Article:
What to do with old Wills following death

(philiprevans) #1

I would like to seek users’ views about what to do with old Wills following the death of a client.

As a matter of policy our firm retains old Wills with new Wills in a Will packet. Sometimes following the death of the client the executors want to deal with the Will themselves. We therefore give them the last Will and Testament, but not any previous revoked Wills.

Until recently we used to put the old Wills in the archived Will file which was then kept for many years, but since July 2018 we have decided to destroy physical files upon archiving and just rely on the electronic version of the file. So in future there will be no physical file into which to store the old revoked Wills.

One option would be to scan the old Wills on the electronic version of the file and then destroy the old physical Wills. This would then at least ensure that a copy of any old Wills is available should the last Will be successfully challenged.

I would value any thoughts about how to handle this issue.

Philip Evans
Graham & Rosen Solicitors

(jbennell) #2

I keep a copy of any previous wills with the new will and destroy the previous one at that point. That eliminates the risk of the wrong will being sent to probate but preserves the evidence of previous testamentary dispositions. If there is a successful challenge to the later will then application can be made for leave to prove the copy. In your case I would suggest that you scan the will as you suggest. That does, of course, leave the issue of whether the electronic file will be retrievable ten or twenty years from now.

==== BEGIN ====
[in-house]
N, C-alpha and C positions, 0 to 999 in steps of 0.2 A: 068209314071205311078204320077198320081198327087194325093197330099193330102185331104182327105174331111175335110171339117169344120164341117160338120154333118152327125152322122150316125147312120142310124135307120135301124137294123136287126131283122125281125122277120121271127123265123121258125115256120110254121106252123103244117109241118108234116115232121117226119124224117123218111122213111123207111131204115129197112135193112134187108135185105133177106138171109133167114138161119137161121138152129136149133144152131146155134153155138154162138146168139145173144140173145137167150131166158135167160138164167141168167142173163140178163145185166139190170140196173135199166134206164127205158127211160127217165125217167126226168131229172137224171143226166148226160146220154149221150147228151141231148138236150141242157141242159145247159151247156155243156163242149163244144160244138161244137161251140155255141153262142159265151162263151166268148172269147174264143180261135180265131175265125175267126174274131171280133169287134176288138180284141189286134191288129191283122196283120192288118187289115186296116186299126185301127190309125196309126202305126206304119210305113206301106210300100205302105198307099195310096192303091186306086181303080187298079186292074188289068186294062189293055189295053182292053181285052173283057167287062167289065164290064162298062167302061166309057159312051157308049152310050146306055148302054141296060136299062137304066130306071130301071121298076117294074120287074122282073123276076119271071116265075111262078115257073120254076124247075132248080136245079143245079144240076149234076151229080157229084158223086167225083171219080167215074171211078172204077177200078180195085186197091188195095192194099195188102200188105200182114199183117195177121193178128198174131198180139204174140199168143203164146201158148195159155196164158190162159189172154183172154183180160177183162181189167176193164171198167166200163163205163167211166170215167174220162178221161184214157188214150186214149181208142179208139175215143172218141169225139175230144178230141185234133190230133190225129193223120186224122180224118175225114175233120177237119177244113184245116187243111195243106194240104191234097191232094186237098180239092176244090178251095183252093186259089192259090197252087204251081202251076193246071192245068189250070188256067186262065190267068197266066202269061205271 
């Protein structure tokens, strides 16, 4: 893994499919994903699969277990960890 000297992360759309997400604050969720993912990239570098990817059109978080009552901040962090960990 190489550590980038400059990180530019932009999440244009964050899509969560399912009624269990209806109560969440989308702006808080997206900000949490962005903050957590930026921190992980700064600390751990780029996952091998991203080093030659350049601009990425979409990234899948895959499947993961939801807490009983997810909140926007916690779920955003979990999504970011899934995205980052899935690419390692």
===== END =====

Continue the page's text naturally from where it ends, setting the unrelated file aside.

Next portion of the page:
Mrs J E Bennell


(Julian Cohen) #3

I applied for “probate” in Switzerland and was advised that all Wills must be produced, current, lapsed, revoked (we assume), cancelled, etc.

Julian Cohen

Simons Rodkin

(cp1) #4

Perhaps I am missing something. Surely the superseded wills (namely the actual pieces of paper) belonged to the testator during his lifetime and form part of his estate afterwards. Is not the executor therefore entitled to them?

Clifford Payton
Alpha Court Chambers